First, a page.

Five years after the approval of the Global Compact for Safe, Orderly and Regular Migration, the UN leader maintains that it has become a resource for States to improve cooperation and expand avenues for mobility, although he warns that these measures remain the exception, not the norm

States must guarantee migration based on human rights

Migrantes llegan a un centro de acogida temporal en Panamá tras cruzar la selva del Darién, en Centroamérica - © OIM/Gema Cortés
Migrants arrive at a temporary reception center in Panama after crossing the Darién jungle, in Central America - © IOM/Gema Cortés

This Monday marks International Migrant Day, a day to highlight the need for safe migration governance, based on solidarity, collaboration and respect for human rights.

  1. Five years of Global Compact
  2. Tackling xenophobia and discrimination
  3. The threat of climate change

Properly managed, mobility can be a cornerstone for sustainable development, prosperity and progress. Unlocking the potential of migration is key to driving efforts to achieve the 2030 Agenda.

“Migration is a reality and a positive force. It encourages the exchange of knowledge and ideas and contributes to economic growth. It enables millions of people to pursue opportunities and improve their lives,” said the Secretary-General.

However, without adequate frameworks it exposes migrants to traffickers, exploitation, abuse, and even death, António Guterres added.

Five years of Global Compact

To address these challenges, the international community approved the Global Compact for Safe, Orderly and Regular Migration five years ago.

“The Compact has become an important reference point and resource for Member States to evaluate actions, improve cooperation and expand rights-based pathways for migration. However, these measures remain the exception, not the norm,” said Guterres, who urged work for a “more humane” management of migration.

In this sense, the executive director of the International Organization for Migration (IOM) pointed out that the importance of joining efforts and working “around people-centered solutions; “solutions that work for people to remain in their communities and for those who want or must migrate.”

Amy Pope highlighted the role of people on the move as powerful agents of development, both in countries of origin and destination.

“Migrants often maintain a close bond with their countries of origin, while integrating into their new communities, where they provide an important wealth of knowledge, experiences and skills. All of this creates a unique mix of cultures and perspectives,” he added.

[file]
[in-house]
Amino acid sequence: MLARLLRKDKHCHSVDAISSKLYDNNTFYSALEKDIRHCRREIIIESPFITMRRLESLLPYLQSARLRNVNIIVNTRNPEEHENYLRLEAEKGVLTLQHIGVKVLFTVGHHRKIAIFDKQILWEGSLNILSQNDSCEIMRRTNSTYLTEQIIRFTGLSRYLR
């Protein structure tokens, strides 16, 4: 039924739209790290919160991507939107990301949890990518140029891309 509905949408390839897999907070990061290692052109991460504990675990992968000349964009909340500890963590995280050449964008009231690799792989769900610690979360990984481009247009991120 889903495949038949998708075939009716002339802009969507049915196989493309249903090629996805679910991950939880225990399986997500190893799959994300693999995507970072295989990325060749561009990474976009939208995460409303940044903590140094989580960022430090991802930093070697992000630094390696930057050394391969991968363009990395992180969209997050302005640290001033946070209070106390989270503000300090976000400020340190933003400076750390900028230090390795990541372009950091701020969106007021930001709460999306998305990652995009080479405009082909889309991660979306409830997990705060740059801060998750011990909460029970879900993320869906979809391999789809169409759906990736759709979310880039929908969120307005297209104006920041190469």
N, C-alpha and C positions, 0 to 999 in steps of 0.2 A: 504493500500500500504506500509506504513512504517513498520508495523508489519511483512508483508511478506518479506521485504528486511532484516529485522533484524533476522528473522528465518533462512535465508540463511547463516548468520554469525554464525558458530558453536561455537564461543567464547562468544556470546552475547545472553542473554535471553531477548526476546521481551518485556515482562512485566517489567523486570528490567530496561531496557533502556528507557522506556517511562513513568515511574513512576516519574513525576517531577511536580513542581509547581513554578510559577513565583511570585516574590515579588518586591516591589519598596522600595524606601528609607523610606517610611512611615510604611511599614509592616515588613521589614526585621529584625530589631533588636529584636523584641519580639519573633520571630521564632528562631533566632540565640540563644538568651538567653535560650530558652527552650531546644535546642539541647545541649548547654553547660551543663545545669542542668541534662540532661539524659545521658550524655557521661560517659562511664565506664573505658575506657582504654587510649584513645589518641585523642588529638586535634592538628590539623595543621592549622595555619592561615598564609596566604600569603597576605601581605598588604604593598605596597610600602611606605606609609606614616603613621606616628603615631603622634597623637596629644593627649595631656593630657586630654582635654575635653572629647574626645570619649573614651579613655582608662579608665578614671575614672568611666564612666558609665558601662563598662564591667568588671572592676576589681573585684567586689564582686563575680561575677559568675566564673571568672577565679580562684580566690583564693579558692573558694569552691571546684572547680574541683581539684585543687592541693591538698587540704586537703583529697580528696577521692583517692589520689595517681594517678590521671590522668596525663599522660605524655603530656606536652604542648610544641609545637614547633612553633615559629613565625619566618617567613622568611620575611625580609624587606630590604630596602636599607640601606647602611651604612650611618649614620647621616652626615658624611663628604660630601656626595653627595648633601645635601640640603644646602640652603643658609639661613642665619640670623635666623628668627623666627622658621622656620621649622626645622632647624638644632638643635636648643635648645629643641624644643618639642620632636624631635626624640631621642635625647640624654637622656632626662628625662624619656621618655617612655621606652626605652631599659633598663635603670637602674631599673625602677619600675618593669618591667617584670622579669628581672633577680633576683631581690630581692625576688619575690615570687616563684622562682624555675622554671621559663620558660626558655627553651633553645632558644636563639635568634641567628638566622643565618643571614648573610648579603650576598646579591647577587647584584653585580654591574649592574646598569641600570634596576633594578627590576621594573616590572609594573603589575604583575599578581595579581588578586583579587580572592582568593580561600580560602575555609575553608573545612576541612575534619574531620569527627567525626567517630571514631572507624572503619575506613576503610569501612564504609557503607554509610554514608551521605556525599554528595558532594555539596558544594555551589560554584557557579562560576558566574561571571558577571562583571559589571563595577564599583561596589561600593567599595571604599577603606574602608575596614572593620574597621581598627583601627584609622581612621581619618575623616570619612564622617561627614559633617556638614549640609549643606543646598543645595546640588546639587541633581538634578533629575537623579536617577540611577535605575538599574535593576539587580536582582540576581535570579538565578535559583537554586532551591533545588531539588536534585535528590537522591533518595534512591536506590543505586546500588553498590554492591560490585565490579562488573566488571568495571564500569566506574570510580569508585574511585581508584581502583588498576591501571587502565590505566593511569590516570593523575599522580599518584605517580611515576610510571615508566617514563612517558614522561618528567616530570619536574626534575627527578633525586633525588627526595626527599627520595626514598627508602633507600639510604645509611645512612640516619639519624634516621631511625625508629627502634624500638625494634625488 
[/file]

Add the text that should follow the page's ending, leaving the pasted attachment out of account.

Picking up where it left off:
La OIM presta asistencia a los migrantes en dos centros de acogida de la región del Darién - © OIM/Gema Cortés
IOM provides assistance to migrants in two reception centers in the Darién region - © OIM/Gema Cortés

Tackling xenophobia and discrimination

Despite the social, economic and cultural contributions that migrants generate to both transit and receiving societies, many of them and their families face serious violations of human rights, highlighted the special rapporteur on fundamental guarantees. of migrants*.

"We must empower and recognize the role of migrants in positive interaction (…) in order to eliminate all forms of discriminatory narratives and hate speeches against migrants and their families," said Gehad Madi.

The rapporteur also urged to combat deeply rooted attitudes of prejudice, discrimination, racism and xenophobia to ensure the protection of the fundamental rights of migrants.

The threat of climate change

According to data from the World Bank, climate change could force 216 million people in six regions of the world to move within their countries by 2050.

For this reason, the UN Committee on Migrant Workers urged States to take measures to mitigate the phenomenon and to ensure that it does not undermine the human rights of migrants and their families.

“Climate change aggravates the vulnerability of migrants, as they have few options and are often forced to migrate in conditions that violate their human dignity and integrity,” the Committee noted.

In addition, the members of that specialized group urged a debate on “how systemic and historical racism and other systems of discrimination created these vulnerabilities” in the first instance.

*Special Rapporteurs and Working Groups are part of what is known as the Special Procedures of the Human Rights Council. Special Procedures, the largest body of independent experts in the UN human rights system, is the general name for the Council's independent investigative and oversight mechanisms. Special Procedures mandate holders are independent human rights experts appointed by the Human Rights Council to address specific country situations or thematic issues around the world. They are not part of the UN staff and are independent of any government or organization. They provide their services on an individual basis and do not receive a salary for their work.